A white buoy marks the coordinates of a corner of a new four-acre plot of ocean that Tollef Olsen will soon seed with sugar kelp, as part of his rapidly expanding farming operations that supply Ocean’s Balance, an edible seaweed company he co-founded with Mitchell Lench and Lisa Scali.
Ocean’s Balance, which started selling a kelp puree in January 2017, was recently picked up by four new distributors, and the number of stores carrying the product has increased 40 percent in six months. And that expansion is happening alongside other seaweed producers and sellers in the state. The U.S. Department of Agriculture (USDA) has awarded numerous grants to Maine seaweed producers like VitaminSea and Maine Fresh Sea Farms over the past several years.
In October, the U.S. Department of Energy gave the University of New England (UNE) a $1.3 million grant to support its seaweed farming research. Maine’s Island Institute is also training an increasing number of entrepreneurs in seaweed aquaculture every year.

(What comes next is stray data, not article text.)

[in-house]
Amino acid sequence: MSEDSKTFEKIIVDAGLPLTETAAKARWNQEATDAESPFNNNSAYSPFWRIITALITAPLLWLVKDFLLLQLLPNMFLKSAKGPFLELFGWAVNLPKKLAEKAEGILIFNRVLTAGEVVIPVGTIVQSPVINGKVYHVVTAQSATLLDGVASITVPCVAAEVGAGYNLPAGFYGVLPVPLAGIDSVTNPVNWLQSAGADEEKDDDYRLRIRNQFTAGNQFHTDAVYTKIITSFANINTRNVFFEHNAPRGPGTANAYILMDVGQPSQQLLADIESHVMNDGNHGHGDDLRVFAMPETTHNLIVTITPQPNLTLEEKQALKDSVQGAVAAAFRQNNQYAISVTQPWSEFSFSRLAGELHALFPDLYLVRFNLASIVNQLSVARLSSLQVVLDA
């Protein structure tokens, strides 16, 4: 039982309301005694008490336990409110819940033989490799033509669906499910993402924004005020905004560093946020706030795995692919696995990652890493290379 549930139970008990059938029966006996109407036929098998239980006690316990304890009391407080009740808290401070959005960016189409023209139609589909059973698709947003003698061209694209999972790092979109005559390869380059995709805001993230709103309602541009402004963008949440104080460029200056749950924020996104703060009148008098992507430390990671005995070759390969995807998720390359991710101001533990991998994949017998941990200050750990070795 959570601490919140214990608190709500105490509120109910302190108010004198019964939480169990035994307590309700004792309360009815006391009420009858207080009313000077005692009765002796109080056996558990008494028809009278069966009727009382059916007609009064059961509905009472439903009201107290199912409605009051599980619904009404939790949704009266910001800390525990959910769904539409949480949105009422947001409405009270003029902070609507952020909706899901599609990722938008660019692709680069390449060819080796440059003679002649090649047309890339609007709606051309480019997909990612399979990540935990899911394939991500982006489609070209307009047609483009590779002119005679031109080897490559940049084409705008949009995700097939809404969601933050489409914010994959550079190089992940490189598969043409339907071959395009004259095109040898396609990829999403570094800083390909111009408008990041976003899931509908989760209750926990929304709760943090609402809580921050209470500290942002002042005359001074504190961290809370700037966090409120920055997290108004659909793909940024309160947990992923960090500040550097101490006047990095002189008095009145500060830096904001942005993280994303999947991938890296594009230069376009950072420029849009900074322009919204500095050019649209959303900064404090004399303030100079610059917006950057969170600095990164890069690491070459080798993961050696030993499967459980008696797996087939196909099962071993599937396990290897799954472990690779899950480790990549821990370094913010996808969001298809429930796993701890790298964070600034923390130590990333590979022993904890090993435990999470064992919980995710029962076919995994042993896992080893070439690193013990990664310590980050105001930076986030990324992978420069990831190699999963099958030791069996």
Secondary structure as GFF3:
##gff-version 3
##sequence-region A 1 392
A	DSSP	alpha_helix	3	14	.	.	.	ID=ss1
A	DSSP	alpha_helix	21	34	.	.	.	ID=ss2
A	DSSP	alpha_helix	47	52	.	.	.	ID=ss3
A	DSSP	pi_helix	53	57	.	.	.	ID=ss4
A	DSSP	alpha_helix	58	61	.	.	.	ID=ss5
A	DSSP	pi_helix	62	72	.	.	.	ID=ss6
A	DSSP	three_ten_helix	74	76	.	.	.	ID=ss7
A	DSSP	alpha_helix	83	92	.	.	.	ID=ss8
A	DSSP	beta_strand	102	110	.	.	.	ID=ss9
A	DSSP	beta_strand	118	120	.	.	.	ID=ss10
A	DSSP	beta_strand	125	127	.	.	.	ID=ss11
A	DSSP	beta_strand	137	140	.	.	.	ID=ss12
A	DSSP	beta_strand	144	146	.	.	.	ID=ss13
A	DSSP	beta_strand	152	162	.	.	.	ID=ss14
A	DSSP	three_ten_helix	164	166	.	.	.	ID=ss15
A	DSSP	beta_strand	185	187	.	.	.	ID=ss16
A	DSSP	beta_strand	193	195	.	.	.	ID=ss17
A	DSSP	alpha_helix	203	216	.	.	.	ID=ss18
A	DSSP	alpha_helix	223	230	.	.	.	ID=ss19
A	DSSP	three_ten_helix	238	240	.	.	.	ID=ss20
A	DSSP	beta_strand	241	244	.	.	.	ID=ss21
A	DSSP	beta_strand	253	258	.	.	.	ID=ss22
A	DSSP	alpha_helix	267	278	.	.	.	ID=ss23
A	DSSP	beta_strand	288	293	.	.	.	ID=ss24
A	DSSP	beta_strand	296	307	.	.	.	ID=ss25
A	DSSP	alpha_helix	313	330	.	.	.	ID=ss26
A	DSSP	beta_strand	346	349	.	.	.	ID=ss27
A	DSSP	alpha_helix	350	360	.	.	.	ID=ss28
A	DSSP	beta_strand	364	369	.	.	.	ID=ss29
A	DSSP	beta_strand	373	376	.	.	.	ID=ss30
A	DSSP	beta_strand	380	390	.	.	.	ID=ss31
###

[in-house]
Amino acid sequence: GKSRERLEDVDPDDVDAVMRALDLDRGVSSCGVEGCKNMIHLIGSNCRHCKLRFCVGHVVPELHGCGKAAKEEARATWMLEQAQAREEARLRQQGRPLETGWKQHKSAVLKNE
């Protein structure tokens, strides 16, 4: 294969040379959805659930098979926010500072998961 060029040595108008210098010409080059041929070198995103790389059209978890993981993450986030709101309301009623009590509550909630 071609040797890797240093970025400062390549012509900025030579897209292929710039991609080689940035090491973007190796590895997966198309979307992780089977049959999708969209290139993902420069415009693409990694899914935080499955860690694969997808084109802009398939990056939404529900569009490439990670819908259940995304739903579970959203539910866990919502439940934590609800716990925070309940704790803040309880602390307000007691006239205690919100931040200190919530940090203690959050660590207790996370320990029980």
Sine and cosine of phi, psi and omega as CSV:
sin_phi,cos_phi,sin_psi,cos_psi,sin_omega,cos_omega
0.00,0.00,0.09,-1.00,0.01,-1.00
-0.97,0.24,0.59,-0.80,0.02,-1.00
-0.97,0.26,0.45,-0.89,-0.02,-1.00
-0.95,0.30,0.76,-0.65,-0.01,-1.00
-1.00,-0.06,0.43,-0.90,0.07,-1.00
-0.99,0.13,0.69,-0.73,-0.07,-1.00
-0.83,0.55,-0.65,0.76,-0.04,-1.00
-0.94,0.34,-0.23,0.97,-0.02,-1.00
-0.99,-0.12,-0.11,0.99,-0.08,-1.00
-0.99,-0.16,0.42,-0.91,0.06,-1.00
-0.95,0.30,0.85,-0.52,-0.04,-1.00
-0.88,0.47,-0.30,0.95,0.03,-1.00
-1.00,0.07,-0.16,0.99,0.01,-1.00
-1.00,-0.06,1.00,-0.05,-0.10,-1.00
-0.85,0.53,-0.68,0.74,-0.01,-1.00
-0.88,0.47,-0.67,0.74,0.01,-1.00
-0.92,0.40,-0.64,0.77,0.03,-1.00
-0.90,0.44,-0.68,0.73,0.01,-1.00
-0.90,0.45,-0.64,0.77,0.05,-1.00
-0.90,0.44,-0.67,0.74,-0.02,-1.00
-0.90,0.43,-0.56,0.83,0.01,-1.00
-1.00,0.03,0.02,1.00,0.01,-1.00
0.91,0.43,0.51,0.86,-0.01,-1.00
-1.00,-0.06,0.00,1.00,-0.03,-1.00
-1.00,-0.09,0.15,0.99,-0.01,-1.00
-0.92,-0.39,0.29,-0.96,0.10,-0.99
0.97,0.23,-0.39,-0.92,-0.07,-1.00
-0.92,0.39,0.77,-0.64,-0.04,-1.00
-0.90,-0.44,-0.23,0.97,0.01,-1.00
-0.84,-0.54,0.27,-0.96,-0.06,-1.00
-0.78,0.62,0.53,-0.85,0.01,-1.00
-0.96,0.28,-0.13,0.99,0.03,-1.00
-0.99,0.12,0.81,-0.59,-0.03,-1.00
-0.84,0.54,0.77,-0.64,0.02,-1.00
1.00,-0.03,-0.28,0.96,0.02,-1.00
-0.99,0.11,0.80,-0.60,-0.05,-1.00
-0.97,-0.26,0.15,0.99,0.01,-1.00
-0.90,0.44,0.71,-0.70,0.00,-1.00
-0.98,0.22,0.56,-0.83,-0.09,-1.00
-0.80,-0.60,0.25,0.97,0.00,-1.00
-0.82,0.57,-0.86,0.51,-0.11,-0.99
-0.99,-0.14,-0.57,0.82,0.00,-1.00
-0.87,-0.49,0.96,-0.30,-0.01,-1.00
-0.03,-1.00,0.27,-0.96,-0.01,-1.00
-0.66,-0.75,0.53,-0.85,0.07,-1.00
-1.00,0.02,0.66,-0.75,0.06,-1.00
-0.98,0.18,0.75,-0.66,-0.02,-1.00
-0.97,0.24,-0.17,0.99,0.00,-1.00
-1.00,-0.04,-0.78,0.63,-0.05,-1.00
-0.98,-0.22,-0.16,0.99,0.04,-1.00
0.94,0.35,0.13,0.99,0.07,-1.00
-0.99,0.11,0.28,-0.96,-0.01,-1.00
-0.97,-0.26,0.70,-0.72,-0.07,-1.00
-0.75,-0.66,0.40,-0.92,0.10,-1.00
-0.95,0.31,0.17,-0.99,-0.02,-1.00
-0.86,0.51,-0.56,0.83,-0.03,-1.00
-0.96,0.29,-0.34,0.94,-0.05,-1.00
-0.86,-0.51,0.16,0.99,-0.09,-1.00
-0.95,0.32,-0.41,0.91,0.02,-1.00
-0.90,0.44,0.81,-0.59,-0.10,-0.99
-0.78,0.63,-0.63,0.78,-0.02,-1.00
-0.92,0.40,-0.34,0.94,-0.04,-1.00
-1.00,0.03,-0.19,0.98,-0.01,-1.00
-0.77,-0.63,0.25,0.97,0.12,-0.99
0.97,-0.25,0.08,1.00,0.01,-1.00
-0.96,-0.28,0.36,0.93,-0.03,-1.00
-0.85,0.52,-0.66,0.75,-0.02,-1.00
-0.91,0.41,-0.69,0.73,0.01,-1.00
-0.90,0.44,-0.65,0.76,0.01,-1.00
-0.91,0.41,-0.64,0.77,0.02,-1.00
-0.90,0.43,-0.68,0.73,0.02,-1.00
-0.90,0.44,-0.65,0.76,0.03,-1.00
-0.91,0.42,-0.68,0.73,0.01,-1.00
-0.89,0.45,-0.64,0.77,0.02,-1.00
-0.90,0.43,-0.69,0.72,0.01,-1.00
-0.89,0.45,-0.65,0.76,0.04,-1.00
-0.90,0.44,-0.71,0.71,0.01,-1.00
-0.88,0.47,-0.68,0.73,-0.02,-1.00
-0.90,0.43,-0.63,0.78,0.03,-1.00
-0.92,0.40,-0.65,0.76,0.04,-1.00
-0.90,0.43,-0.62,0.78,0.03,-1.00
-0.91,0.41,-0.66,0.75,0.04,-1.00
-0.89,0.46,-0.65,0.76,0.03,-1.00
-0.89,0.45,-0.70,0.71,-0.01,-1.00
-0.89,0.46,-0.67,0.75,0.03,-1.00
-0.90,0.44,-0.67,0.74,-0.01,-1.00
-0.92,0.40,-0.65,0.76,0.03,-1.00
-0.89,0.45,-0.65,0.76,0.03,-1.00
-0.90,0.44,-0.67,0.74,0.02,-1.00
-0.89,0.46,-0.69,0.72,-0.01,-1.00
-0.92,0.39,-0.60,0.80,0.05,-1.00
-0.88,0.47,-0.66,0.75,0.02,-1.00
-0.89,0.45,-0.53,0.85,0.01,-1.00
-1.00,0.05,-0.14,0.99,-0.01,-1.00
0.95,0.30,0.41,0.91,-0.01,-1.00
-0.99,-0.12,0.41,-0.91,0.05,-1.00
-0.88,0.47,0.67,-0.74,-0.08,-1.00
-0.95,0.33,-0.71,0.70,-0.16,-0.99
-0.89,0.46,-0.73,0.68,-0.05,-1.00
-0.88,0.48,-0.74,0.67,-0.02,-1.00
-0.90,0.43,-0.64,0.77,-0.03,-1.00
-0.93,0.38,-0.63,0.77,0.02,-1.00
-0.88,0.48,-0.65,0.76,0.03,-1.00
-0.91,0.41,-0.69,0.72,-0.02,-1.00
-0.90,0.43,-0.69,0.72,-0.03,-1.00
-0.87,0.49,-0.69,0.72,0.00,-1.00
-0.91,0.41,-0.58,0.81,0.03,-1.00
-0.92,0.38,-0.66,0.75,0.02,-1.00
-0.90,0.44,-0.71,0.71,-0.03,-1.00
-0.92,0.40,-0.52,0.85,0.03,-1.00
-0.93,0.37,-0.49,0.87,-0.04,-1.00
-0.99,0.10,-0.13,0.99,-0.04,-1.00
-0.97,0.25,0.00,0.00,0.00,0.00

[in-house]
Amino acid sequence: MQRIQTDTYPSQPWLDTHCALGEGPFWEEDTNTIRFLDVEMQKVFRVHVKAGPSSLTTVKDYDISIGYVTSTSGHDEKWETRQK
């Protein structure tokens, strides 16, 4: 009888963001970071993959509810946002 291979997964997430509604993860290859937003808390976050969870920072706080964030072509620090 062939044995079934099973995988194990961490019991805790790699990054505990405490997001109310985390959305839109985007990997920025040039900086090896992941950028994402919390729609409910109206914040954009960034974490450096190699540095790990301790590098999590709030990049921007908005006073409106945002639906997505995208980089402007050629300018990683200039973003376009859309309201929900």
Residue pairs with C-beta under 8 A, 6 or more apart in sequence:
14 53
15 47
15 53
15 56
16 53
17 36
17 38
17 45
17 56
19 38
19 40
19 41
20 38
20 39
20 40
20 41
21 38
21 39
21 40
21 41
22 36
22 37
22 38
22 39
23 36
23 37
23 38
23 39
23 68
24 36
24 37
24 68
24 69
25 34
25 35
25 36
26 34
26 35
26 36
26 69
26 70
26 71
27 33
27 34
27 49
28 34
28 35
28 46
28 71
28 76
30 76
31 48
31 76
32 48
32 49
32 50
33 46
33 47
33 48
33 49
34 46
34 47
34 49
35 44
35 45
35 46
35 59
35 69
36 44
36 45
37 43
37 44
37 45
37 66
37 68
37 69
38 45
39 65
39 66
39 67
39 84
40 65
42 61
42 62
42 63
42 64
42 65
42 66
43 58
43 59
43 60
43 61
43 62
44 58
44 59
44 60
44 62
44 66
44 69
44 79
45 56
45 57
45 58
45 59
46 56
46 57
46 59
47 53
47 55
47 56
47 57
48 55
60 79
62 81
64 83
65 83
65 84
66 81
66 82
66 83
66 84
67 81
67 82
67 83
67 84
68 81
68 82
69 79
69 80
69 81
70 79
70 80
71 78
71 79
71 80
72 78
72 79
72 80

The growth has been partially driven by consumer demand. While seaweed has long been farmed and eaten as a dietary staple in Asia, it might finally be catching on in the United States, particularly among health-conscious consumers, with seaweed being mentioned as a top health-food trends this year by Today.com, MarketWatch and Whole Foods.
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